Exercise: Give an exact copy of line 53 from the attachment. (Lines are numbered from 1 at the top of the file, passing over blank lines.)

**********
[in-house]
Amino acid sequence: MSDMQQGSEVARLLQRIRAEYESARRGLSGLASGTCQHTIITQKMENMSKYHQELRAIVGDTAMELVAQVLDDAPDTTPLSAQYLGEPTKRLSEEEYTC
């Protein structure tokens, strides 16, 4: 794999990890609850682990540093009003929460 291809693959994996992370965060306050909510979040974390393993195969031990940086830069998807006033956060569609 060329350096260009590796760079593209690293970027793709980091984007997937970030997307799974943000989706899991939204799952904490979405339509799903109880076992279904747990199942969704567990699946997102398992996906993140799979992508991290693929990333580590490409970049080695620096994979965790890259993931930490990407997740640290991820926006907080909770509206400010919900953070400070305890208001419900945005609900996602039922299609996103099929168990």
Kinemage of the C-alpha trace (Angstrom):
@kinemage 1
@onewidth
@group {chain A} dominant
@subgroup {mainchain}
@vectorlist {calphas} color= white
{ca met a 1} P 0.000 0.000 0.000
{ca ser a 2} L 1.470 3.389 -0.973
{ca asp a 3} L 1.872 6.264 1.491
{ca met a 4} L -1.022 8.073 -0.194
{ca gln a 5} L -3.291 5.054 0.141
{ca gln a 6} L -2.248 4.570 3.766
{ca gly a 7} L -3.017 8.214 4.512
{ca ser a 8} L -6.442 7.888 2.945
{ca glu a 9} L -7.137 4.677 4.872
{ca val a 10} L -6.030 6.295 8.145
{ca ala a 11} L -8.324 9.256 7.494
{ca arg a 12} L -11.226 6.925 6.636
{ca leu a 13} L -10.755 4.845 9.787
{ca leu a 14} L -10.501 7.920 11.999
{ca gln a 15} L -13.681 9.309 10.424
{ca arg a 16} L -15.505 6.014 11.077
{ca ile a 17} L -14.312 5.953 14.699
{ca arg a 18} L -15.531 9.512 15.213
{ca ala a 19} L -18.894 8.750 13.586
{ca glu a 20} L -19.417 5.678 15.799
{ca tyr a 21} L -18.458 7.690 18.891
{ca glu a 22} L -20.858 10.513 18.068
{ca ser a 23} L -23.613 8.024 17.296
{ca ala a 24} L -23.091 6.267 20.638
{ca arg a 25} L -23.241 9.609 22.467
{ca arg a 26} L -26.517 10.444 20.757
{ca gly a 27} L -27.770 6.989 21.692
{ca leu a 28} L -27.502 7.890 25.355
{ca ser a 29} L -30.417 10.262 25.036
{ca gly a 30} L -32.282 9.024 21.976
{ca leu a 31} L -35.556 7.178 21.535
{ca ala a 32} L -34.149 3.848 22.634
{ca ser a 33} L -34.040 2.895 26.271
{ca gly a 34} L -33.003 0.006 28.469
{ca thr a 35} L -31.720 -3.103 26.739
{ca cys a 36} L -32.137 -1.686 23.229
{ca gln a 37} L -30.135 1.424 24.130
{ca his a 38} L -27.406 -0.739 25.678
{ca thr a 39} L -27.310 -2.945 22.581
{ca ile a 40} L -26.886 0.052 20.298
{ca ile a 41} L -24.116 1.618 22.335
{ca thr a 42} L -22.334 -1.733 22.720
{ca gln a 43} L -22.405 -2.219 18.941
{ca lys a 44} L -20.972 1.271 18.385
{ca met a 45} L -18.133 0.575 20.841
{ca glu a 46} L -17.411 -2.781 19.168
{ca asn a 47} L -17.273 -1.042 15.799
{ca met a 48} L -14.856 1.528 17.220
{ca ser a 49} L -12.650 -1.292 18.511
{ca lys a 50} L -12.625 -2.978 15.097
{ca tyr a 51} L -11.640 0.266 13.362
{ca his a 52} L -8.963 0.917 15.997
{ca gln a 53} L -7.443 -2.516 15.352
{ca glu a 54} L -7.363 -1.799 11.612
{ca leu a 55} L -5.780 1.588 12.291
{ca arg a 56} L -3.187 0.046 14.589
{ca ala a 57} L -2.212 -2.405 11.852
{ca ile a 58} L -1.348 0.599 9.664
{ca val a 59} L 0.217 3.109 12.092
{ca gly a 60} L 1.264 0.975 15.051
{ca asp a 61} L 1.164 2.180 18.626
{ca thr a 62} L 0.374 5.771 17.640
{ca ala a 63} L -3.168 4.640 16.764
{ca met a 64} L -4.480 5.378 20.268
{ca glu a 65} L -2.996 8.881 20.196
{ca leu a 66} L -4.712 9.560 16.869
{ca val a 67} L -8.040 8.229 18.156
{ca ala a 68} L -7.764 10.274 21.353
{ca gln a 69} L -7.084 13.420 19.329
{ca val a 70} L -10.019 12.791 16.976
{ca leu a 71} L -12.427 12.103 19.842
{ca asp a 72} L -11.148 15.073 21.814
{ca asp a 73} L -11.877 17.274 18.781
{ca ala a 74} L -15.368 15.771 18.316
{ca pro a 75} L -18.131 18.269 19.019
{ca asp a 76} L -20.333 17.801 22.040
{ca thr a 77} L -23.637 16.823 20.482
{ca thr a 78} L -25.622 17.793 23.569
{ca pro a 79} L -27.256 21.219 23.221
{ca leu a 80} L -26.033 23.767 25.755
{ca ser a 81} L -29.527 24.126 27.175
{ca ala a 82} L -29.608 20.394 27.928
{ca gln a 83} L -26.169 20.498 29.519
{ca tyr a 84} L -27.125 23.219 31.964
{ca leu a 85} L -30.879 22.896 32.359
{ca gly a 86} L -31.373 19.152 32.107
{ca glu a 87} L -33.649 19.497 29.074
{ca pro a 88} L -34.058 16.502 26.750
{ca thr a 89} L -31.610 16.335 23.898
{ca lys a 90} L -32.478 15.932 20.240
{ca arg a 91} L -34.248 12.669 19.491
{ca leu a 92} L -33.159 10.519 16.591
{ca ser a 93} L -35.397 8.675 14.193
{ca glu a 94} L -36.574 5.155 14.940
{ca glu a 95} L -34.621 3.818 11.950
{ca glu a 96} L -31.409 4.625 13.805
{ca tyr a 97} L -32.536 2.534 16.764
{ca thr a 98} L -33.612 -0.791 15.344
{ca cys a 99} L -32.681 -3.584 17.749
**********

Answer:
{ca lys a 44} L -20.972 1.271 18.385